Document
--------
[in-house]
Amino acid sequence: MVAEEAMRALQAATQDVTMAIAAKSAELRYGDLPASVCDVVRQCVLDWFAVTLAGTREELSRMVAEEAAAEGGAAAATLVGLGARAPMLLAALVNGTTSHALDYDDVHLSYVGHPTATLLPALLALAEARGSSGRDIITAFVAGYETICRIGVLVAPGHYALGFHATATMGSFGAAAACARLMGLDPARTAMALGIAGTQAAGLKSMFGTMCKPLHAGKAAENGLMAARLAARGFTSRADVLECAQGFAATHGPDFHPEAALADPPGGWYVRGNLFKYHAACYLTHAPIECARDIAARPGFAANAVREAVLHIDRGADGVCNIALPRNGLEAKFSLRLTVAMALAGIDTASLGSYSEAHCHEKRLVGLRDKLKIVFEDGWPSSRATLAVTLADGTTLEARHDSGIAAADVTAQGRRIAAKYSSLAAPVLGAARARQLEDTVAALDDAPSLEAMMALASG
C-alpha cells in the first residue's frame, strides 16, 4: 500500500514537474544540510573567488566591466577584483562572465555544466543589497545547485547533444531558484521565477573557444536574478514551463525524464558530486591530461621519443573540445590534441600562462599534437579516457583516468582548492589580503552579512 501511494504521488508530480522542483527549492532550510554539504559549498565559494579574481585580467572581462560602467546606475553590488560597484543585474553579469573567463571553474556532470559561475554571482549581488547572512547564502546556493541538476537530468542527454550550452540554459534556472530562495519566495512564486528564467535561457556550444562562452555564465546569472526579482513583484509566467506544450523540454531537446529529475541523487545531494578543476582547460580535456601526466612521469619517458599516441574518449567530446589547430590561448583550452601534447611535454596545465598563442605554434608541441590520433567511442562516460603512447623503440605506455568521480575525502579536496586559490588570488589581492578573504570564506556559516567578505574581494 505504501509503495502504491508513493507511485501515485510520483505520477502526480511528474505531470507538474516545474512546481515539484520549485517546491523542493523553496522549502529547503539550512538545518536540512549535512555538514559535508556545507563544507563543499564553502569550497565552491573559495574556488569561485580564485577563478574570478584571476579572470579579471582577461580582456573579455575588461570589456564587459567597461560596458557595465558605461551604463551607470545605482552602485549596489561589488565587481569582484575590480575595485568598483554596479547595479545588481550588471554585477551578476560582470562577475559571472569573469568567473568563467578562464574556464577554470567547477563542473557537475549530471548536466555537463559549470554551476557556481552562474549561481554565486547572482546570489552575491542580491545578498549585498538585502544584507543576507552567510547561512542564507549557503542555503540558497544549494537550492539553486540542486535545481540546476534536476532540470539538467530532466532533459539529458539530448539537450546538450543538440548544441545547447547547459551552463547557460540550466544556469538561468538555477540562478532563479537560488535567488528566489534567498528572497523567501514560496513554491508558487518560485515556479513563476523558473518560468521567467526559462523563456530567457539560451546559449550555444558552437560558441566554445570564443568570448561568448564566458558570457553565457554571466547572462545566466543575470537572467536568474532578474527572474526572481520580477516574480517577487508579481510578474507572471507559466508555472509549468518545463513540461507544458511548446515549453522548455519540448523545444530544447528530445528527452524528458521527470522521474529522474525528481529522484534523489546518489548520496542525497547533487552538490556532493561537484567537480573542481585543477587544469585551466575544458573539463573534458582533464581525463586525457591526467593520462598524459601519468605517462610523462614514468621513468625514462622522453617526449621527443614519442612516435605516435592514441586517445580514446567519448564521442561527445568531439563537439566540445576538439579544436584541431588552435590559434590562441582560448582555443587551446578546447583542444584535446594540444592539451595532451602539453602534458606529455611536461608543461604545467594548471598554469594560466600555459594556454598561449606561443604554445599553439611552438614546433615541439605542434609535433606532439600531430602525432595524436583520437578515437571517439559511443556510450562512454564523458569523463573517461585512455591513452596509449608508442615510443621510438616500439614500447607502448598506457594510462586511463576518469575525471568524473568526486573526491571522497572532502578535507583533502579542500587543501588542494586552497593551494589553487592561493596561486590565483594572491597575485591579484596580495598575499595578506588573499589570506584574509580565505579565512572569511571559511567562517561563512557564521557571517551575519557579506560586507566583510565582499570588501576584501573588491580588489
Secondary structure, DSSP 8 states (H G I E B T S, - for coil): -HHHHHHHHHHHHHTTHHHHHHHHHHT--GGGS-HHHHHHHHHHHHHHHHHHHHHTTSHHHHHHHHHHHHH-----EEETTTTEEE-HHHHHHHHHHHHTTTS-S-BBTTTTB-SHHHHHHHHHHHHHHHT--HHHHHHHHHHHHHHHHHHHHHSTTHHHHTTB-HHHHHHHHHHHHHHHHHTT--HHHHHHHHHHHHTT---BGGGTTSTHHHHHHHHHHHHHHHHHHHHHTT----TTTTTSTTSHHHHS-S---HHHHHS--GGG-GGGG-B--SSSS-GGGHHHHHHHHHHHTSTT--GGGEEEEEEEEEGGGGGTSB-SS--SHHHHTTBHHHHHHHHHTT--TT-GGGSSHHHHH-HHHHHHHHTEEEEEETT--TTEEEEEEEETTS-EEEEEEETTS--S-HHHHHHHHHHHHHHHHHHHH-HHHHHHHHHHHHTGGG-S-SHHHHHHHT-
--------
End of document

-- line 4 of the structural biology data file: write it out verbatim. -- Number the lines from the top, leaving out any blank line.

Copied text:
Secondary structure, DSSP 8 states (H G I E B T S, - for coil): -HHHHHHHHHHHHHTTHHHHHHHHHHT--GGGS-HHHHHHHHHHHHHHHHHHHHHTTSHHHHHHHHHHHHH-----EEETTTTEEE-HHHHHHHHHHHHTTTS-S-BBTTTTB-SHHHHHHHHHHHHHHHT--HHHHHHHHHHHHHHHHHHHHHSTTHHHHTTB-HHHHHHHHHHHHHHHHHTT--HHHHHHHHHHHHTT---BGGGTTSTHHHHHHHHHHHHHHHHHHHHHTT----TTTTTSTTSHHHHS-S---HHHHHS--GGG-GGGG-B--SSSS-GGGHHHHHHHHHHHTSTT--GGGEEEEEEEEEGGGGGTSB-SS--SHHHHTTBHHHHHHHHHTT--TT-GGGSSHHHHH-HHHHHHHHTEEEEEETT--TTEEEEEEEETTS-EEEEEEETTS--S-HHHHHHHHHHHHHHHHHHHH-HHHHHHHHHHHHTGGG-S-SHHHHHHHT-